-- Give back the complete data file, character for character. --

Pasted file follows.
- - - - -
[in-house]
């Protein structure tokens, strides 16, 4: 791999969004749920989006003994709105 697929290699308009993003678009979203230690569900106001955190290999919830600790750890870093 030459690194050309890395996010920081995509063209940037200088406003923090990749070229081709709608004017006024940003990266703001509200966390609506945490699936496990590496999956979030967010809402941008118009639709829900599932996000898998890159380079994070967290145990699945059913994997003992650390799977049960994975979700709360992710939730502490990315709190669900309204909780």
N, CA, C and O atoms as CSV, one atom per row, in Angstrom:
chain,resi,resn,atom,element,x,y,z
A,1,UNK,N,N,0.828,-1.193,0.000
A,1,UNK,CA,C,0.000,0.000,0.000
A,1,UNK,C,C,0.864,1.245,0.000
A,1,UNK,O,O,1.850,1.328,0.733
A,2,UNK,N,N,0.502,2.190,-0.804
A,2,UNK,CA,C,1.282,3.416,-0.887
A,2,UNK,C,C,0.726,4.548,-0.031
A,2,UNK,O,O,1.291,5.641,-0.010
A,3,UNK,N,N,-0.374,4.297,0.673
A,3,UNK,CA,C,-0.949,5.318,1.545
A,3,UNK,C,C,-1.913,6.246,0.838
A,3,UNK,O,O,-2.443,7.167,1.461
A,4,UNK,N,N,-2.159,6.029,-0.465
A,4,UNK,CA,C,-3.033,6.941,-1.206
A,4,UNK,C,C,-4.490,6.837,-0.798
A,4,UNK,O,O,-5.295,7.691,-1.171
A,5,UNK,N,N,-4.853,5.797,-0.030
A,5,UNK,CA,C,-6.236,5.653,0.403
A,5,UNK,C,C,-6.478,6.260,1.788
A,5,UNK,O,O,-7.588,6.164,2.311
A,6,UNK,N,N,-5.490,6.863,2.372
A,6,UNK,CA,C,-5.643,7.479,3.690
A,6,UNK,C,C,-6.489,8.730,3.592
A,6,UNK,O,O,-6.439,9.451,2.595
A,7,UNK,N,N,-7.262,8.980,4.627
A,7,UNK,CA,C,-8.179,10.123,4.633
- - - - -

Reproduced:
[in-house]
């Protein structure tokens, strides 16, 4: 791999969004749920989006003994709105 697929290699308009993003678009979203230690569900106001955190290999919830600790750890870093 030459690194050309890395996010920081995509063209940037200088406003923090990749070229081709709608004017006024940003990266703001509200966390609506945490699936496990590496999956979030967010809402941008118009639709829900599932996000898998890159380079994070967290145990699945059913994997003992650390799977049960994975979700709360992710939730502490990315709190669900309204909780």
N, CA, C and O atoms as CSV, one atom per row, in Angstrom:
chain,resi,resn,atom,element,x,y,z
A,1,UNK,N,N,0.828,-1.193,0.000
A,1,UNK,CA,C,0.000,0.000,0.000
A,1,UNK,C,C,0.864,1.245,0.000
A,1,UNK,O,O,1.850,1.328,0.733
A,2,UNK,N,N,0.502,2.190,-0.804
A,2,UNK,CA,C,1.282,3.416,-0.887
A,2,UNK,C,C,0.726,4.548,-0.031
A,2,UNK,O,O,1.291,5.641,-0.010
A,3,UNK,N,N,-0.374,4.297,0.673
A,3,UNK,CA,C,-0.949,5.318,1.545
A,3,UNK,C,C,-1.913,6.246,0.838
A,3,UNK,O,O,-2.443,7.167,1.461
A,4,UNK,N,N,-2.159,6.029,-0.465
A,4,UNK,CA,C,-3.033,6.941,-1.206
A,4,UNK,C,C,-4.490,6.837,-0.798
A,4,UNK,O,O,-5.295,7.691,-1.171
A,5,UNK,N,N,-4.853,5.797,-0.030
A,5,UNK,CA,C,-6.236,5.653,0.403
A,5,UNK,C,C,-6.478,6.260,1.788
A,5,UNK,O,O,-7.588,6.164,2.311
A,6,UNK,N,N,-5.490,6.863,2.372
A,6,UNK,CA,C,-5.643,7.479,3.690
A,6,UNK,C,C,-6.489,8.730,3.592
A,6,UNK,O,O,-6.439,9.451,2.595
A,7,UNK,N,N,-7.262,8.980,4.627
A,7,UNK,CA,C,-8.179,10.123,4.633